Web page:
Newbury parliamentary constituency changes announced in Boundary Commission for England review
PEOPLE in West Berkshire could find themselves voting in a new constituency if proposals to redraw the political map are approved.
The Newbury seat is to be carved up and villages east of Thatcham will have a new MP under the proposals.
The new Newbury constituency will extend from Upper Lambourn to Thatcham and from Fawley and Farnborough to Coombe, covering Hungerford, Inkpen, Chieveley, Cold Ash and the downlands villages.
People in Aldermaston, Aldworth, Ashampstead, Beedon, Bradfield, Brimpton, Bucklebury, Compton, East and West Ilsley, Frilsham, Hampstead Norreys, Lower and Upper Basildon, Midgham, Woolhampton and Yattendon could find themselves voting for the MP for Mid Berkshire if the proposals go ahead.
Calcot, Pangbourne, Purley-on-Thames, Sulham, Theale, Tidmarsh and Tilehurst – currently in Reading West – will also fall under Mid Berkshire, along with Beenham, Burghfield, Padworth, and Mortimer, which are currently in Wokingham constituency.
The Boundary Commission for England has proposed the changes to ensure that the number of electors in each constituency is more equal.
The number of constituencies in England will increase from 533 to 543 under the proposals, and constituencies must have no less than 69,724 Parliamentary electors and no more than 77,062.
There were 83,414 registered voters in Newbury Constituency for the 2019 general election. Under the new proposals Newbury will have 71,631 electors and Mid Berkshire 69,999.
Newbury MP Laura Farris, who won the seat in 2019 with 34,431 votes and a majority of 16,047, welcomed the proposals.
She said: “I couldn’t argue with the logic of equalising them in the manner that was proposed. I definitely think the principle of fair representation is a really vital one.
“Obviously it’s strange because its villages that you know and you love and feel such a strong bond with, but the principle of fairness in the distribution of seats and the independence of the process is not something I would criticise at all. I think it’s welcome, it’s democratic and I think it’s as fair as it can be.”
The Conservative MP dismissed claims of gerrymandering, saying that the commission was “rigorously independent” and that MPs would not vote on the final submissions.
Asked how much of an impact she thought the changes would affect her should she stand for Newbury again, Mrs Farris said: “I would never take anything for granted in politics. It’s an incredible privilege to be elected to parliament and if it continues or if it goes, you have to accept that’s part of the political process.”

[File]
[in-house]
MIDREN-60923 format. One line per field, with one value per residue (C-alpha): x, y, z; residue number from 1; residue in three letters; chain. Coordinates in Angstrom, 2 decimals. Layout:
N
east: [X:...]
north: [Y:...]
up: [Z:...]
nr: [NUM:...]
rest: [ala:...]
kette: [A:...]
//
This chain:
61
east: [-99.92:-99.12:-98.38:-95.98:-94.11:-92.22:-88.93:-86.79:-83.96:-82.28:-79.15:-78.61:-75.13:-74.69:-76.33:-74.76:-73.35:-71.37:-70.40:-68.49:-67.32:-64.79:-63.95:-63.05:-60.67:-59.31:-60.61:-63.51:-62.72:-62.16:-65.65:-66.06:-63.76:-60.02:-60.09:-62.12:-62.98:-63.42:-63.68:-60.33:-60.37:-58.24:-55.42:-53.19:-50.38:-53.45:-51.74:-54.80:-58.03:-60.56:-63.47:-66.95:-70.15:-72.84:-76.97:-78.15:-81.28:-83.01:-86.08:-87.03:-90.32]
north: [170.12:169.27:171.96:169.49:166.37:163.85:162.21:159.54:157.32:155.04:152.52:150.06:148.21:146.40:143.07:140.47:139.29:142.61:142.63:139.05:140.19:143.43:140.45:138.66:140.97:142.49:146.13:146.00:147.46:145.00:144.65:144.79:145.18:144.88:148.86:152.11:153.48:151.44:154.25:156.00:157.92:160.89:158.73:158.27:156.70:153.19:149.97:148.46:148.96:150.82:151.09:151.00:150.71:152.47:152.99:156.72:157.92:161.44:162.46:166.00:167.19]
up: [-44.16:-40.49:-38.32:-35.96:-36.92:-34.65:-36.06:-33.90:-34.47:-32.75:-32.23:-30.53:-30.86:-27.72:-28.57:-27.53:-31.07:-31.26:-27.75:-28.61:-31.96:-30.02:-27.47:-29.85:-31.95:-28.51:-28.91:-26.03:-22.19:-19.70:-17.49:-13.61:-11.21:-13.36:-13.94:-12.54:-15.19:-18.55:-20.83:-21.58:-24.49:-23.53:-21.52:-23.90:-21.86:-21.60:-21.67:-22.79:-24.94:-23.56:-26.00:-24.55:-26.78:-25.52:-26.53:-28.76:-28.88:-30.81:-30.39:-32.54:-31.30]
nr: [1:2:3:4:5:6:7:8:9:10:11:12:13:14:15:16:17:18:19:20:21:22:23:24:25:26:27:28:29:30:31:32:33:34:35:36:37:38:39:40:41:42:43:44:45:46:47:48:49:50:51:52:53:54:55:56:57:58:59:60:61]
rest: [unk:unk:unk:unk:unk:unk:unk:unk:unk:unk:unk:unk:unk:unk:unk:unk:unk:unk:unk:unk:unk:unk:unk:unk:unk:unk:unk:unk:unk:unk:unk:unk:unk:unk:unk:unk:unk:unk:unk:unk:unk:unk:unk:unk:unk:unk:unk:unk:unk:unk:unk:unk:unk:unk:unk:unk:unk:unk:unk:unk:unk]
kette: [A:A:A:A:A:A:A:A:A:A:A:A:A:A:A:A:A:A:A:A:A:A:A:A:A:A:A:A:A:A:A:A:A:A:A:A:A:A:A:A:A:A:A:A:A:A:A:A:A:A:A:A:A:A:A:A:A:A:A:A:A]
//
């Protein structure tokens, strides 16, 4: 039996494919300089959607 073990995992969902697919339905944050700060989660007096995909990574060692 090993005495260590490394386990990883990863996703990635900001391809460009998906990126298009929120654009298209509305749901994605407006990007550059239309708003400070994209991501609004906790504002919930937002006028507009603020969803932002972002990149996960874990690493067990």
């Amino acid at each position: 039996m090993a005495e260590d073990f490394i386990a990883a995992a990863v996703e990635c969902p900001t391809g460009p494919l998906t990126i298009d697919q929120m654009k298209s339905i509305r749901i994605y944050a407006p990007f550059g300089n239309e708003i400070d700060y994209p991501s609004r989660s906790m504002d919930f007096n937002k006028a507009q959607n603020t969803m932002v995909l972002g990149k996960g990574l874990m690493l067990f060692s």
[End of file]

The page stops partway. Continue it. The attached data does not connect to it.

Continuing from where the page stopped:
Mrs Farris said she would be raising a few points with the commission, such as splitting school catchment areas, and the Mid Berkshire name.
She said: “I think the strange thing is even the title of the seat… because I’m so used to thinking of us as West Berkshire and suddenly a new language is being introduced.”
Liberal Democrat parliamentary spokesman for Newbury Lee Dillon said: "The proposals that have come out need close scrutiny. We need to make sure that where the boundaries run are not splitting communities.
"Having Newbury and Thatcham within the same constituency always gives us a chance here. We increased our share of the vote here at the last election and took a seat off the Conservatives in the Clay Hill by-election. It really shows that the blue wall across the South is crumbling here in West Berkshire."
Mr Dillon, who finished second behind Mrs Farris with 30.6 per cent of the vote in 2019, added: "The Mid Berkshire seat has no major towns in it, but it takes quite a bit of what people would call the Reading suburbs area like Calcot and Tilehurst.
"It's about 'is that the best way for people in that area to be represented?'
"This review was initially to reduce the number of MPs to create bigger constituencies. Part of the important thing about democracy is access to your representative. I don't mind seeing smaller constituencies because then you get better representation."
Responses to the the initial proposals and a secondary consultation are planned for early 2022, followed by revised proposals and further consultation later that year.
Final recommendations are set to be published in June 2023.
To view and comment on the proposals, including boundary lines and constituency names, visit www.bcereviews.org.uk before the consultation closes on August 2, 2021.
Secretary to the Boundary Commission for England, Tim Bowden, said: “We consider all feedback received during the consultation process, and it is your local knowledge that helps us to shape constituencies that best reflect your local area.
"It is easy to get involved – view our proposals and have your say through our online consultation portal – www.bcereviews.org.uk”